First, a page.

In criticizing a former ABC News correspondent now working in the Obama White House and ABC's refusal to air an advocacy ad during a program to be broadcast from the White House, Fox News guests and hosts have ignored Fox's own history of refusal to air advocacy ads that criticized the Bush administration, or that Tony Snow left Fox News to be President Bush's press secretary.
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Since news broke that ABC News plans to broadcast a June 24 prime-time special, "Questions for the President: Prescription for America," from the White House, Fox News guests and hosts have repeatedly ignored Fox's own history and blasted ABC News over its planned broadcast by claiming, among other things, that ABC News is excluding opposition voices both from appearing in and advertising during the special. Some Fox News hosts and guests have also suggested a "conflict of interest," pointing to the fact that former ABC News correspondent Linda Douglass is now communications director of the Department of Health and Human Services' Office of Health Reform. Fox News' concern over the ABC News special is noteworthy given Fox's history.
As Media Matters for America noted, the network enjoyed "unprecedented access" during the Bush administration. But further reinforcing the hypocrisy of Fox's reaction to the ABC News broadcast are two other facts: Fox News itself has refused to air advertisements critical of Bush administration policies and appointees, and in 2006, Tony Snow, then-Fox News anchor and radio host, left Fox to serve as President Bush's White House press secretary.
On the June 17 edition of his show, Fox News' Sean Hannity described the ABC special as a "Mickey Mouse-sponsored infomercial," and said: "Now, it's bad enough that the White House is taking over a broadcast network for a full hour, but we were also reminded today that the White House director of communications for health care spin is none other than former ABC correspondent Linda Douglass." He added: "Now that cannot be a coincidence. We also learned that ABC has declined a request by a conservative health care group to buy ad time during the infomercial. Now, the group says that, at the very least, they had hoped that ABC would let the other side pay for airtime. But, no, apparently Mickey was not interested." Hannity hosted Karl Rove, former Bush adviser and current Fox News contributor, to discuss the issue.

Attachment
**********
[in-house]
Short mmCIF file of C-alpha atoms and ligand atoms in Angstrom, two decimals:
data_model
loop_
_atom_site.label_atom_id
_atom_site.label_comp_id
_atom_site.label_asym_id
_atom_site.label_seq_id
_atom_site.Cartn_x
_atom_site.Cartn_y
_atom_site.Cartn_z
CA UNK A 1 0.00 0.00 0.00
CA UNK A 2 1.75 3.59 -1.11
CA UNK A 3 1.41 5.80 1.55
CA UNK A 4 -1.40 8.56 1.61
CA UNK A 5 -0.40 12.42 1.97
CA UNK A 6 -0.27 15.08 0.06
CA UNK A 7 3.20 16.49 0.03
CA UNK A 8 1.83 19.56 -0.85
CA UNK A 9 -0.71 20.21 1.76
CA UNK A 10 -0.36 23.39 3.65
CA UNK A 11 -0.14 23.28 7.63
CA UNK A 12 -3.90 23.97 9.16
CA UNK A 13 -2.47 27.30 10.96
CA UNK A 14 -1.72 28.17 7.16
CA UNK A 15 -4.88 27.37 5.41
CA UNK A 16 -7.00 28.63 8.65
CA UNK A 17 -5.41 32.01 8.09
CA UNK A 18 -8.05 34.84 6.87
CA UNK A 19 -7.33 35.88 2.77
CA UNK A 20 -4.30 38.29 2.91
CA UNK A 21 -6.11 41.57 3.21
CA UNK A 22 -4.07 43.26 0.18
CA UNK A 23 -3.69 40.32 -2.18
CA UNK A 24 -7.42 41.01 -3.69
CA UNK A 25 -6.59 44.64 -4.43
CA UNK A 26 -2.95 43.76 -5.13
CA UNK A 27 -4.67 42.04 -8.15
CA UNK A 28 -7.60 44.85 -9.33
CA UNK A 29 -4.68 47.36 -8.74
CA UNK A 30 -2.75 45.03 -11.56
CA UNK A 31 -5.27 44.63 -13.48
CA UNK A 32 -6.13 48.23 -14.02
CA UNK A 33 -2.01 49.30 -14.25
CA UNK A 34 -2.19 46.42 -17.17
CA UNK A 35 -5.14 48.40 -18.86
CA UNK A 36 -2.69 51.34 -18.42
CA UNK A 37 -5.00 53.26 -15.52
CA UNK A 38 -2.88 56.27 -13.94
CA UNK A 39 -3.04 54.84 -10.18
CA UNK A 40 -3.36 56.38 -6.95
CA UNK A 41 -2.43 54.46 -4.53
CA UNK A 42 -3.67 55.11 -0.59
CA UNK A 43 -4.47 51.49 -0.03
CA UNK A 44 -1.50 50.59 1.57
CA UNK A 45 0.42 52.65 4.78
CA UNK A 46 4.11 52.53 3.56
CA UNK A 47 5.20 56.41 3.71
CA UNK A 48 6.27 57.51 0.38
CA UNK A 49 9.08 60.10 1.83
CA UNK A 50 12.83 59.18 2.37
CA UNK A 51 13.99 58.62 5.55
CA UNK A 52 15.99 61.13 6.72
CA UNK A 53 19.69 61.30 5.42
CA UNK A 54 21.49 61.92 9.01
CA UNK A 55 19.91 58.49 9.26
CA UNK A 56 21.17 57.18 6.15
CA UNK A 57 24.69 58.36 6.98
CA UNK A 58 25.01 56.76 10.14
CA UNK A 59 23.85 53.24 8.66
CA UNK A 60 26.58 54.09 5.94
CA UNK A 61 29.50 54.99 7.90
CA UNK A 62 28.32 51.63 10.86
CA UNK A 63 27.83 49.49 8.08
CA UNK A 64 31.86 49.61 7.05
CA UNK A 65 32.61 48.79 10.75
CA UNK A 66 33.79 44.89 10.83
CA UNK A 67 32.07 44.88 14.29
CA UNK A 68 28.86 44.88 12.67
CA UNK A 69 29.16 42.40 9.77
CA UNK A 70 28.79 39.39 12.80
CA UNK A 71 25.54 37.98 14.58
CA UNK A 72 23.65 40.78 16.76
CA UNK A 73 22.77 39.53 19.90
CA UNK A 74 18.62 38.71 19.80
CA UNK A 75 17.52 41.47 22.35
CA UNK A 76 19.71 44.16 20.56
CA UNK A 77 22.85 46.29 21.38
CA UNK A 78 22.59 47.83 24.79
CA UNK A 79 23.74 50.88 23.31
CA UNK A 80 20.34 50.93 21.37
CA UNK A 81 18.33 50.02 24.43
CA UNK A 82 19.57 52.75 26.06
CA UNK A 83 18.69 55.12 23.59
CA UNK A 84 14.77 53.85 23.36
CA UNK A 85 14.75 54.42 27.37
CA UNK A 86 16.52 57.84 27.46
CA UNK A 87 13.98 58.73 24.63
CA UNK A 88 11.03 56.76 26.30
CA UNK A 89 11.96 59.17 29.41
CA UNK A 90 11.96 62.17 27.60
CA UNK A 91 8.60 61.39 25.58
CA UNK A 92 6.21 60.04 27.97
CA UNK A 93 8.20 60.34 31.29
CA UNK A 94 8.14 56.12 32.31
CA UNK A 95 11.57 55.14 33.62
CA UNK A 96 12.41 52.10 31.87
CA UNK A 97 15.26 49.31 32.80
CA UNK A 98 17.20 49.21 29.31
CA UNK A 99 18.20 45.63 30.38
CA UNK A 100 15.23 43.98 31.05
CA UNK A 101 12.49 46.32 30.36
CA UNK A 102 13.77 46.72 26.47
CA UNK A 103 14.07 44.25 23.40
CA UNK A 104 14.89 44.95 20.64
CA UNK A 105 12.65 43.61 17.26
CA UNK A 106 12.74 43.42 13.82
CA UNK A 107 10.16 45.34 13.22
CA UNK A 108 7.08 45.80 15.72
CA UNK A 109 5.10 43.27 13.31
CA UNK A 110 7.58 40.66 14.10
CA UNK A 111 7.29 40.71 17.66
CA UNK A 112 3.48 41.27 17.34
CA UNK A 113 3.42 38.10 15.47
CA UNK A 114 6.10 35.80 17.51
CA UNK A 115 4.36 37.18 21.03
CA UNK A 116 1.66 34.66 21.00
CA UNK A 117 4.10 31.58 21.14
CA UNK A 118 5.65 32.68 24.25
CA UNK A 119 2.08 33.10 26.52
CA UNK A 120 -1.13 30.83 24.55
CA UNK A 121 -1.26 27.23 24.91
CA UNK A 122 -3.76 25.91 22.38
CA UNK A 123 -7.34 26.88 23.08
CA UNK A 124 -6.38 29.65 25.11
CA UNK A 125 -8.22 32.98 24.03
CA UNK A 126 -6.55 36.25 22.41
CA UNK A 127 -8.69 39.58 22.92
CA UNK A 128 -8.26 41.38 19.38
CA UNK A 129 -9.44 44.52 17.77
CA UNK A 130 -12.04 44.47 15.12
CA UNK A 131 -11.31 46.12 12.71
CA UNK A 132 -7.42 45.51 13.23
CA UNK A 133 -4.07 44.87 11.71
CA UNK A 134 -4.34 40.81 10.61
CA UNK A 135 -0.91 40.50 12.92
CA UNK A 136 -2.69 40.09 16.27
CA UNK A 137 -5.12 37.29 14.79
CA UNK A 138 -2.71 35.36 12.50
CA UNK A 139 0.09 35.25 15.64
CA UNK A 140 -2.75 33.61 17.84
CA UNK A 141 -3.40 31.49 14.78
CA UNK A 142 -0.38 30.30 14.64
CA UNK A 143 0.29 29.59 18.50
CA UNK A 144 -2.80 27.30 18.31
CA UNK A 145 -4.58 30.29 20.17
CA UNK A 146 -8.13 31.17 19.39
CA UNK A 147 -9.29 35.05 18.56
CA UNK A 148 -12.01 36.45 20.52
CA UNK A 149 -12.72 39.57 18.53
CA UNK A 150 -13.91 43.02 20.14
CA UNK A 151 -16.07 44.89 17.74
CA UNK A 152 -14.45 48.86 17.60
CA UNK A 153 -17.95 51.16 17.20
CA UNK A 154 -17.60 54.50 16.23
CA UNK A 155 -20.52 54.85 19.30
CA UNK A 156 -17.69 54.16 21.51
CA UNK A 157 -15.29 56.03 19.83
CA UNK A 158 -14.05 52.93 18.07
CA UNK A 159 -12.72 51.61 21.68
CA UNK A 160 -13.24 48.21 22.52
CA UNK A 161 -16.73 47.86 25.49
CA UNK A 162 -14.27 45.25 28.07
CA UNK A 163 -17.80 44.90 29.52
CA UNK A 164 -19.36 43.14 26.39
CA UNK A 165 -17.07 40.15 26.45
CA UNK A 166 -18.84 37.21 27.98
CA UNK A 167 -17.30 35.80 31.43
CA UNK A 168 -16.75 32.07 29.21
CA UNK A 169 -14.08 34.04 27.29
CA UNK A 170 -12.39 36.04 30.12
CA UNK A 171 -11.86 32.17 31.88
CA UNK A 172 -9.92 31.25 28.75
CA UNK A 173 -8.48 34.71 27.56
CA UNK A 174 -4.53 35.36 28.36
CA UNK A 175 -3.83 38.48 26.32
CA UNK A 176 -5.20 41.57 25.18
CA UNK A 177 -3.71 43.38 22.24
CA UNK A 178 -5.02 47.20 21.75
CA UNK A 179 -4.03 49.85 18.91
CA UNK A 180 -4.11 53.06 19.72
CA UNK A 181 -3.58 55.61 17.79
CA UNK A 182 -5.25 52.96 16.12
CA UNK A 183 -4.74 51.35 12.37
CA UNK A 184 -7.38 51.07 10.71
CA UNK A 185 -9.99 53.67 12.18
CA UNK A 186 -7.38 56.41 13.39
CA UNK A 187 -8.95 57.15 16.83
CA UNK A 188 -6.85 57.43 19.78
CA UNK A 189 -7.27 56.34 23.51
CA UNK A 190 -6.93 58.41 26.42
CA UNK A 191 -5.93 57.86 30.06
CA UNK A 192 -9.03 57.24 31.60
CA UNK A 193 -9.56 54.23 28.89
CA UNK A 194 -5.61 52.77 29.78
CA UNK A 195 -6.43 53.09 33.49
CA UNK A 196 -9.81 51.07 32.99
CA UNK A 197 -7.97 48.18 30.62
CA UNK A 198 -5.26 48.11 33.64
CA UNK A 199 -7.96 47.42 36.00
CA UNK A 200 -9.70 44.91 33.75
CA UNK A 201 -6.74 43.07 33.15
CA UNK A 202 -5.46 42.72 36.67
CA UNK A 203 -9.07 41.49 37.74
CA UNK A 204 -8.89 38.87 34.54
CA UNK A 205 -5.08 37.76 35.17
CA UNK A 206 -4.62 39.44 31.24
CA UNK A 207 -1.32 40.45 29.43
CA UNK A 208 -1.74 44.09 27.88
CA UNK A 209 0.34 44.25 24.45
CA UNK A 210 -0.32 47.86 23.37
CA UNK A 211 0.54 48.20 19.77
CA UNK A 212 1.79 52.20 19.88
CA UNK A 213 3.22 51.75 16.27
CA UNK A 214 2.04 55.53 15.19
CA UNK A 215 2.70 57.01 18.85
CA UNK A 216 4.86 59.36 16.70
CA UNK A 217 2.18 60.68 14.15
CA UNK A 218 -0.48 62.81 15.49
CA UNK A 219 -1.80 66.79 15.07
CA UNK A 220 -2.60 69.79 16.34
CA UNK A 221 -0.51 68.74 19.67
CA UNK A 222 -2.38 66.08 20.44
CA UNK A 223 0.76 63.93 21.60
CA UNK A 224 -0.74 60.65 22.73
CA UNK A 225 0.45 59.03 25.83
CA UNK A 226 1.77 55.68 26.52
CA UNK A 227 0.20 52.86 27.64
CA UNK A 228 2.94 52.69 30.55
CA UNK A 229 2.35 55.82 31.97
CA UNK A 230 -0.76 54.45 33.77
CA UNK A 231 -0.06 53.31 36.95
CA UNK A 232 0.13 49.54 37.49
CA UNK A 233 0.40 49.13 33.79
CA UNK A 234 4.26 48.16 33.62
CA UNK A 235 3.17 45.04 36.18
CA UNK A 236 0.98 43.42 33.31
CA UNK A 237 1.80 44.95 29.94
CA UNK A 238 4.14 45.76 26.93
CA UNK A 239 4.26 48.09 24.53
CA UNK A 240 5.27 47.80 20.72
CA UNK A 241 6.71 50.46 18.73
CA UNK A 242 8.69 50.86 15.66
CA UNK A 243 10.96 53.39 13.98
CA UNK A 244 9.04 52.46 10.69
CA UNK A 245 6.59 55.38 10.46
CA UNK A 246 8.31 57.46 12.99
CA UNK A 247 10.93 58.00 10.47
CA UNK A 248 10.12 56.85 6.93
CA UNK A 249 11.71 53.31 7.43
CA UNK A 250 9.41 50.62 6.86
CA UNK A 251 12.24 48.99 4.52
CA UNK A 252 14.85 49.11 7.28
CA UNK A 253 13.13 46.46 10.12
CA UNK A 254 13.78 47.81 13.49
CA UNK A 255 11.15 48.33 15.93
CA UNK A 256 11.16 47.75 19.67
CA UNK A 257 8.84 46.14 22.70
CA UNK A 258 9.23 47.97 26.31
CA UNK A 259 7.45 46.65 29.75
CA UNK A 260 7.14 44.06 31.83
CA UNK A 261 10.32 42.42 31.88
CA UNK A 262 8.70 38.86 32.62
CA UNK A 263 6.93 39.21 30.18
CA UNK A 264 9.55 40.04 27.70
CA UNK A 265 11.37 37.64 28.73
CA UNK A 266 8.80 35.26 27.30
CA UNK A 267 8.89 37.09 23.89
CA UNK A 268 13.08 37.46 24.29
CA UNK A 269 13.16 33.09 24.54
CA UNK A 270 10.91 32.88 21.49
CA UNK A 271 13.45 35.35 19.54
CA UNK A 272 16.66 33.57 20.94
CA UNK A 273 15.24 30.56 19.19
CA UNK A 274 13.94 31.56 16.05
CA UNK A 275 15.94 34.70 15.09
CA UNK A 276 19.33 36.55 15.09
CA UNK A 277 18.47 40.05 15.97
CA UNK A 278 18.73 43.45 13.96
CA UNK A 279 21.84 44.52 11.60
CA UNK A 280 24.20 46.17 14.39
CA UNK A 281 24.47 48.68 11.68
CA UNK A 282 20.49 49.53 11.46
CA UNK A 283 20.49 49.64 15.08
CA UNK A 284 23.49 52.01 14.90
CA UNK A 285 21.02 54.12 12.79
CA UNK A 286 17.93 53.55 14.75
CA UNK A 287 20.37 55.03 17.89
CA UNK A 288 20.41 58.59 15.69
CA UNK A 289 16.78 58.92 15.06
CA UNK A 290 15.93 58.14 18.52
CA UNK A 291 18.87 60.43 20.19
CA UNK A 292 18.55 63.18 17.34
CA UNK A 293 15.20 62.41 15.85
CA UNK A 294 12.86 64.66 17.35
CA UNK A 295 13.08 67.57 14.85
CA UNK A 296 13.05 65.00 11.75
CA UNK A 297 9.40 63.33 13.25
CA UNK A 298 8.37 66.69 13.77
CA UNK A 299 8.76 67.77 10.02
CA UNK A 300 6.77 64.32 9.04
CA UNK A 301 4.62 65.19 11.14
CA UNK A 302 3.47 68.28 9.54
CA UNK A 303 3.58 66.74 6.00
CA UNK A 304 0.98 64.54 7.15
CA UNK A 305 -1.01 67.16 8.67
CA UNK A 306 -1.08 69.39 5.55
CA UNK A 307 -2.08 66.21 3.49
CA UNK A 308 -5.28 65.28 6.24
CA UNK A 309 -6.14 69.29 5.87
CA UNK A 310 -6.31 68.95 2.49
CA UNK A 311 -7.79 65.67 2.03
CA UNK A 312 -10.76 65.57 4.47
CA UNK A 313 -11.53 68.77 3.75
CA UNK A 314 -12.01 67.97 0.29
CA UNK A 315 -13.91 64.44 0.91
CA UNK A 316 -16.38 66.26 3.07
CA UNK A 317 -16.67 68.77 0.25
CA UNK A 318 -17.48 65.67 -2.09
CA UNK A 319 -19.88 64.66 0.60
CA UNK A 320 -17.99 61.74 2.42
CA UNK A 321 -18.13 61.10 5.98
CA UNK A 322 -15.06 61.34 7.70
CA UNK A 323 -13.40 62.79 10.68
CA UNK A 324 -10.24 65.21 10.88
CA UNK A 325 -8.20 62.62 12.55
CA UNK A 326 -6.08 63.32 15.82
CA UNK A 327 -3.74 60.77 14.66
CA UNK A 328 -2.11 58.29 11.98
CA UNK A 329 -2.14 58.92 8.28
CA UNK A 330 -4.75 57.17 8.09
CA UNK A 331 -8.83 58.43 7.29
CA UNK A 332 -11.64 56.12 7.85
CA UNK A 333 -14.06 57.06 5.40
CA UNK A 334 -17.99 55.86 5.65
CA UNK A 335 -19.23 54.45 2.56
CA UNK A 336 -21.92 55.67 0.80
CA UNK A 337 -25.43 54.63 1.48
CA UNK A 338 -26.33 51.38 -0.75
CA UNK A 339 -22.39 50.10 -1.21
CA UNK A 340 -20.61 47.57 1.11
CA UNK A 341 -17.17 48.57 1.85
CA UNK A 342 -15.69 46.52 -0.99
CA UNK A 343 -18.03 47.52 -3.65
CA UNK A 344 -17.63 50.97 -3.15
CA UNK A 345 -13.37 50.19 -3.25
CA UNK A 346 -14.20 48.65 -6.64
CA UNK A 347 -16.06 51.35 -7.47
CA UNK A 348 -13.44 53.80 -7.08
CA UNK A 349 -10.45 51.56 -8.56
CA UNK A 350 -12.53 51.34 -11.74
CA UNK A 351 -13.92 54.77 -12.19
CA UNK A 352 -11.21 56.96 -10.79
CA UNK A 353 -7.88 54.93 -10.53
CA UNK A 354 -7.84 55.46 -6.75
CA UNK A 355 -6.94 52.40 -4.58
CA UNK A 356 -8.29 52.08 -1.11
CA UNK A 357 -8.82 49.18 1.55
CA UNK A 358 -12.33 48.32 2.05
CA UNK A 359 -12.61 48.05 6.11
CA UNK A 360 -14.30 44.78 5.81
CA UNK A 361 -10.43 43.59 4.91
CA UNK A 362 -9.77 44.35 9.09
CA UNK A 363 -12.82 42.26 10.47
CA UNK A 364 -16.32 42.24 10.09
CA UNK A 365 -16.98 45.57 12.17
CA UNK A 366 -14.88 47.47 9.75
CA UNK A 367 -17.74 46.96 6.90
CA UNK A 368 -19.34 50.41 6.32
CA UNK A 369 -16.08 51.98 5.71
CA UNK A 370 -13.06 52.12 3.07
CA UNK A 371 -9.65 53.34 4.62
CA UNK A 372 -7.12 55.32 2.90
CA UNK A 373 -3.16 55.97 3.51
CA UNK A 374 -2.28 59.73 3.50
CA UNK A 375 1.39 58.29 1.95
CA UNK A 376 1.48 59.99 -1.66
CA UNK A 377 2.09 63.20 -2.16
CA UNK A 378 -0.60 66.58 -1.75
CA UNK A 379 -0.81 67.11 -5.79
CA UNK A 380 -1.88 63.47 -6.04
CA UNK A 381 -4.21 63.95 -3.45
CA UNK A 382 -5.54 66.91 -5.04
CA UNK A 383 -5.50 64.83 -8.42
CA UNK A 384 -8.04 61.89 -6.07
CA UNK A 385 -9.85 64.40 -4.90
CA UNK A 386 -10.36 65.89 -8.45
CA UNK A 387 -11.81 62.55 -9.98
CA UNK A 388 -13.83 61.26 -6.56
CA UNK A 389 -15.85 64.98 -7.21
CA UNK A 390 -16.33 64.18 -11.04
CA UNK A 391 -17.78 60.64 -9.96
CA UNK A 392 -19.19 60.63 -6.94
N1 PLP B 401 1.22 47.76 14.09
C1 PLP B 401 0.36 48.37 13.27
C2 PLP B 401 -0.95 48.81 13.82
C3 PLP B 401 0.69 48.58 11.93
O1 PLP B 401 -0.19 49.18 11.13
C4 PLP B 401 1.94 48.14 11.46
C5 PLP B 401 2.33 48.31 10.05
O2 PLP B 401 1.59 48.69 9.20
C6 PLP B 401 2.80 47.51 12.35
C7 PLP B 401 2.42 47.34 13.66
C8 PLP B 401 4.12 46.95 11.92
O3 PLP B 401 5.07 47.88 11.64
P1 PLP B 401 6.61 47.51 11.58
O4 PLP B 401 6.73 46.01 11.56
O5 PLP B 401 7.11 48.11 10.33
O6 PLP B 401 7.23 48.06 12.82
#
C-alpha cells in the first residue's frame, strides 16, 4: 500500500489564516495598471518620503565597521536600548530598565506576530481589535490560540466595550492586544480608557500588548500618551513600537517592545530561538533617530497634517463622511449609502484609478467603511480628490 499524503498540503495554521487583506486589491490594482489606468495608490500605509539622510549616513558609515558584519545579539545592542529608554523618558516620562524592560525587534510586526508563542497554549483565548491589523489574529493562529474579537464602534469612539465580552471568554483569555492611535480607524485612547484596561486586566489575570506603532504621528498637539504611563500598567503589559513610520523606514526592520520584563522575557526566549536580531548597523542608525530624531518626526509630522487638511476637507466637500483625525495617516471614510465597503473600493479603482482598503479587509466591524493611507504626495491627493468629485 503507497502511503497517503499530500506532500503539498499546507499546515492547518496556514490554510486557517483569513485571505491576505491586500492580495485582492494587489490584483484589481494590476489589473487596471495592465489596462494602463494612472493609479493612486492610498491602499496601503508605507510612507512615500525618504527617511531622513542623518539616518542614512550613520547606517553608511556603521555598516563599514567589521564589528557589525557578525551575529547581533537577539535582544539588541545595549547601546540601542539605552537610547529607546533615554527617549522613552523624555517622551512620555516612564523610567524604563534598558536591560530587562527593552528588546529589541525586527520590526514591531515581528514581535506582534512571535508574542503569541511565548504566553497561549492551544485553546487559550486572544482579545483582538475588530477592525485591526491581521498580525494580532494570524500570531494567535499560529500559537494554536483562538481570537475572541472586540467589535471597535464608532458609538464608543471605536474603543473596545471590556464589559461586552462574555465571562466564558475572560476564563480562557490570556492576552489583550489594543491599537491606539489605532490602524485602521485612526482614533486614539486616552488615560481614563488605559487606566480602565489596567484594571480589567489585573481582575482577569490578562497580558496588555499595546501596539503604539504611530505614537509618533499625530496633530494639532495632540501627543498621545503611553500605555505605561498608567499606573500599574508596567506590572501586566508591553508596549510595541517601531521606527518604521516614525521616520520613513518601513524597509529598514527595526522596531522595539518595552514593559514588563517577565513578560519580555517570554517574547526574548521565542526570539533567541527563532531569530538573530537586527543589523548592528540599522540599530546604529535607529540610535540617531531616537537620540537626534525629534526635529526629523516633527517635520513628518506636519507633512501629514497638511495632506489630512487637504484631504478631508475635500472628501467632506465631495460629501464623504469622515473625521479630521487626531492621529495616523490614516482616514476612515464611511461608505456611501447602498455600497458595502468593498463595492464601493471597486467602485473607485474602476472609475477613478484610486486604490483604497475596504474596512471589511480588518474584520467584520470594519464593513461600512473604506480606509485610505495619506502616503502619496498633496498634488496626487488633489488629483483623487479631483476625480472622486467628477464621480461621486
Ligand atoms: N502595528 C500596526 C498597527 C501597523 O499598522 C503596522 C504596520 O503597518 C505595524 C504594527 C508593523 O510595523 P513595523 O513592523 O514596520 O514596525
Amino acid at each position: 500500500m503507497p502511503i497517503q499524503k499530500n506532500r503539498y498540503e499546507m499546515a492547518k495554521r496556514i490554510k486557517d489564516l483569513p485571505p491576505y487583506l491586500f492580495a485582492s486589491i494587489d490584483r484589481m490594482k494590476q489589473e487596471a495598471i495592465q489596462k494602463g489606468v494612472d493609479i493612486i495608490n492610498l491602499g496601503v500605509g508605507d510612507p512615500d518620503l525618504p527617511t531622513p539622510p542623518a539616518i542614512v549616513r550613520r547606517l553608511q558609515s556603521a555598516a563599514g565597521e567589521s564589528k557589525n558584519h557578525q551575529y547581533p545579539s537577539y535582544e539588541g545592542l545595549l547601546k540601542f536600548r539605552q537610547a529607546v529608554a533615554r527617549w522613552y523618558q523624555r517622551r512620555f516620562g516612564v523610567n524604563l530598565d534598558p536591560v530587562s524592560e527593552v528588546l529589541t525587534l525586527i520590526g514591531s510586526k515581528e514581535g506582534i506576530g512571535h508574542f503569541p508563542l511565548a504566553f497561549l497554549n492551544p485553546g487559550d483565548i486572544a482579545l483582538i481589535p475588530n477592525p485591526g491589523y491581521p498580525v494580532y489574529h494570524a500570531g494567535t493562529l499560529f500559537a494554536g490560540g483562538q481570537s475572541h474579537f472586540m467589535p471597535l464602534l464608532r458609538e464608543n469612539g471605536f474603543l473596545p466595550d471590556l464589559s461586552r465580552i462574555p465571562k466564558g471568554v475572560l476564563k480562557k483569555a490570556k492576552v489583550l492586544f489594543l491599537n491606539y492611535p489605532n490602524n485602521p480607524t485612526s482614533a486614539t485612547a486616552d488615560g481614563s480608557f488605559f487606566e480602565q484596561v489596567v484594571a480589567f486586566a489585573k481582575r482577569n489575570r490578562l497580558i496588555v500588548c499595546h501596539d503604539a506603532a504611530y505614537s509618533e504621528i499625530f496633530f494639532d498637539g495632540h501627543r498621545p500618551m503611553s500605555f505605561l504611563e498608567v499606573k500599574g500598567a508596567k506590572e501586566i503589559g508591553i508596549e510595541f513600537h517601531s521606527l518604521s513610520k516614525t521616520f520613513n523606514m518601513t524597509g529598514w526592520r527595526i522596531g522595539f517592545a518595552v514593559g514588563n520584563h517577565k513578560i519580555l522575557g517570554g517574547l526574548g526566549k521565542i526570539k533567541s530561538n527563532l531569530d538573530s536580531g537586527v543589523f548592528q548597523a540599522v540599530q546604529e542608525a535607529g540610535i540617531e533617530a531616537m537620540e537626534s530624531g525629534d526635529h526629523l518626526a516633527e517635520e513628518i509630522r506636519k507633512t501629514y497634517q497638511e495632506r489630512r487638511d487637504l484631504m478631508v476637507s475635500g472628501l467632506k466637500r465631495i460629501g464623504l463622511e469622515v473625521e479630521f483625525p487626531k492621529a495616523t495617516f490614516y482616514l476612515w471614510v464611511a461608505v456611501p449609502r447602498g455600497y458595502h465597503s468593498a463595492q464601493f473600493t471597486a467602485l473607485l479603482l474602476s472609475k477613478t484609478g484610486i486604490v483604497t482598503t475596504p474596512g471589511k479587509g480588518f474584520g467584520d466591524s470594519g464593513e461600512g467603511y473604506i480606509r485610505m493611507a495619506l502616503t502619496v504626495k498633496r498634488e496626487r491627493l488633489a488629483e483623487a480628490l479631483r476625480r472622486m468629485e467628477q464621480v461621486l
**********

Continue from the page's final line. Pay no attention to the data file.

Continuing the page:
Similarly, on the June 18 edition of Fox News' Fox & Friends, co-host Brian Kilmeade stated that ABC is "now refusing ... to air a paid TV ad representing the opposing conservative view when it comes to health care," and added that the special "sounds like it is going to be one big infomercial." Kilmeade went on to note that the "director of communications is Linda Douglass, former ABC News reporter," who is "now at the White House Office of Health Reform," and asked Fox News contributor Michelle Malkin: "You think there's a connection there?" Malkin replied, "It certainly seems like it, and, of course, these conflicts of interest don't matter to the liberal media and to the -- their government masters and overlords."
In criticizing ABC News, neither Hannity nor Kilmeade noted that Fox News previously refused to air an ad produced by the Center for Constitutional Rights that criticized the Bush administration for "destroying the Constitution" by the use of renditions, torture, and other tactics. In an email provided to Media Matters by the center, Fox News account executive Erin Kelly told Owen Henkel, the center's e-communications manager, that Fox would not run the ad, but said that "[i]f you have documentation that it [the constitution] is indeed being destroyed, we can look at that." Moreover, in 2005, Fox News refused to run an ad critical of Supreme Court Justice Samuel Alito, who Bush had nominated to succeed retiring Justice Sandra Day O'Connor. Fox News does, however, repeatedly air anti-health care reform ads from the Conservatives for Patients' Rights, the group whose ad was reportedly rejected by ABC.
Additionally, in allowing a contributor to claim without challenge, as Malkin did, that there is a "conflict of interest" in ABC's airing a health care special with Obama since a former ABC News correspondent now works for the Obama administration, Fox News ignored the fact that Snow went from being a Fox News host to White House press secretary under Bush. Bush announced Snow as his new press secretary on April 26, 2006.
From the June 17 edition of Fox News' Hannity:
HANNITY: President Obama's love affair with the mainstream media continues. But as we learn more about next week's Mickey Mouse-sponsored infomercial, one thing is becoming clear, and that is our headline this Wednesday night: "Journalism in America is Dead."
Now, it's bad enough that the White House is taking over a broadcast network for a full hour, but we were also reminded today that the White House director of communications for health care spin is none other than former ABC correspondent Linda Douglass. Now, that cannot be a coincidence.
We also learned that ABC has declined a request by a conservative health care group to buy ad time during the infomercial. Now, the group says that, at the very least, they had hoped that ABC would let the other side pay for airtime. But, no, apparently Mickey was not interested.
And joining me tonight with more is Fox News contributor Karl Rove. Karl, it seems rather unprecedented. You were there in the White House for the better part of eight years. This ever happen while George W. Bush was president?
ROVE: You know, look, it's normal for the networks to want to come in and do an interview inside the White House or to get a glimpse behind the curtain as to what goes on there. But let's step back for a minute.